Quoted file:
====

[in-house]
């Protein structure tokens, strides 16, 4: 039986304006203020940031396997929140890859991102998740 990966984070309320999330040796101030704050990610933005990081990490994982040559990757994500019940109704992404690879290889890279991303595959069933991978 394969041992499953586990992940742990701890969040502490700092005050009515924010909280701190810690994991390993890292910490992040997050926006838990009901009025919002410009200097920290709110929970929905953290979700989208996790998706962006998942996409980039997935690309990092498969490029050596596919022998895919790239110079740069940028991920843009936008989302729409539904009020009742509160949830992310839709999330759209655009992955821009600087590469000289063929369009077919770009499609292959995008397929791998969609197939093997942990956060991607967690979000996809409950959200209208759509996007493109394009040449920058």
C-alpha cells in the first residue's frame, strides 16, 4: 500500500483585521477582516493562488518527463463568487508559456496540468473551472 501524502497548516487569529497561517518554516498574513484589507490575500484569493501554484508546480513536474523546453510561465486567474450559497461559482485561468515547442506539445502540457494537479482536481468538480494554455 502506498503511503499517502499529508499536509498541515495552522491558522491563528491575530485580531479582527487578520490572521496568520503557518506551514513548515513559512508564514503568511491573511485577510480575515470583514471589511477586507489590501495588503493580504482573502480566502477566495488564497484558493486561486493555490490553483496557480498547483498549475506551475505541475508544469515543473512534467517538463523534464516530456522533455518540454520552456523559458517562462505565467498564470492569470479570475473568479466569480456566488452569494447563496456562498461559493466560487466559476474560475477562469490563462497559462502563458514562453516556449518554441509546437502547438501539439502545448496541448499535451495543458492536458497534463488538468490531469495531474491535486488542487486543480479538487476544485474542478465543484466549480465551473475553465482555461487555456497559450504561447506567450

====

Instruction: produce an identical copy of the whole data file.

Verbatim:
[in-house]
């Protein structure tokens, strides 16, 4: 039986304006203020940031396997929140890859991102998740 990966984070309320999330040796101030704050990610933005990081990490994982040559990757994500019940109704992404690879290889890279991303595959069933991978 394969041992499953586990992940742990701890969040502490700092005050009515924010909280701190810690994991390993890292910490992040997050926006838990009901009025919002410009200097920290709110929970929905953290979700989208996790998706962006998942996409980039997935690309990092498969490029050596596919022998895919790239110079740069940028991920843009936008989302729409539904009020009742509160949830992310839709999330759209655009992955821009600087590469000289063929369009077919770009499609292959995008397929791998969609197939093997942990956060991607967690979000996809409950959200209208759509996007493109394009040449920058």
C-alpha cells in the first residue's frame, strides 16, 4: 500500500483585521477582516493562488518527463463568487508559456496540468473551472 501524502497548516487569529497561517518554516498574513484589507490575500484569493501554484508546480513536474523546453510561465486567474450559497461559482485561468515547442506539445502540457494537479482536481468538480494554455 502506498503511503499517502499529508499536509498541515495552522491558522491563528491575530485580531479582527487578520490572521496568520503557518506551514513548515513559512508564514503568511491573511485577510480575515470583514471589511477586507489590501495588503493580504482573502480566502477566495488564497484558493486561486493555490490553483496557480498547483498549475506551475505541475508544469515543473512534467517538463523534464516530456522533455518540454520552456523559458517562462505565467498564470492569470479570475473568479466569480456566488452569494447563496456562498461559493466560487466559476474560475477562469490563462497559462502563458514562453516556449518554441509546437502547438501539439502545448496541448499535451495543458492536458497534463488538468490531469495531474491535486488542487486543480479538487476544485474542478465543484466549480465551473475553465482555461487555456497559450504561447506567450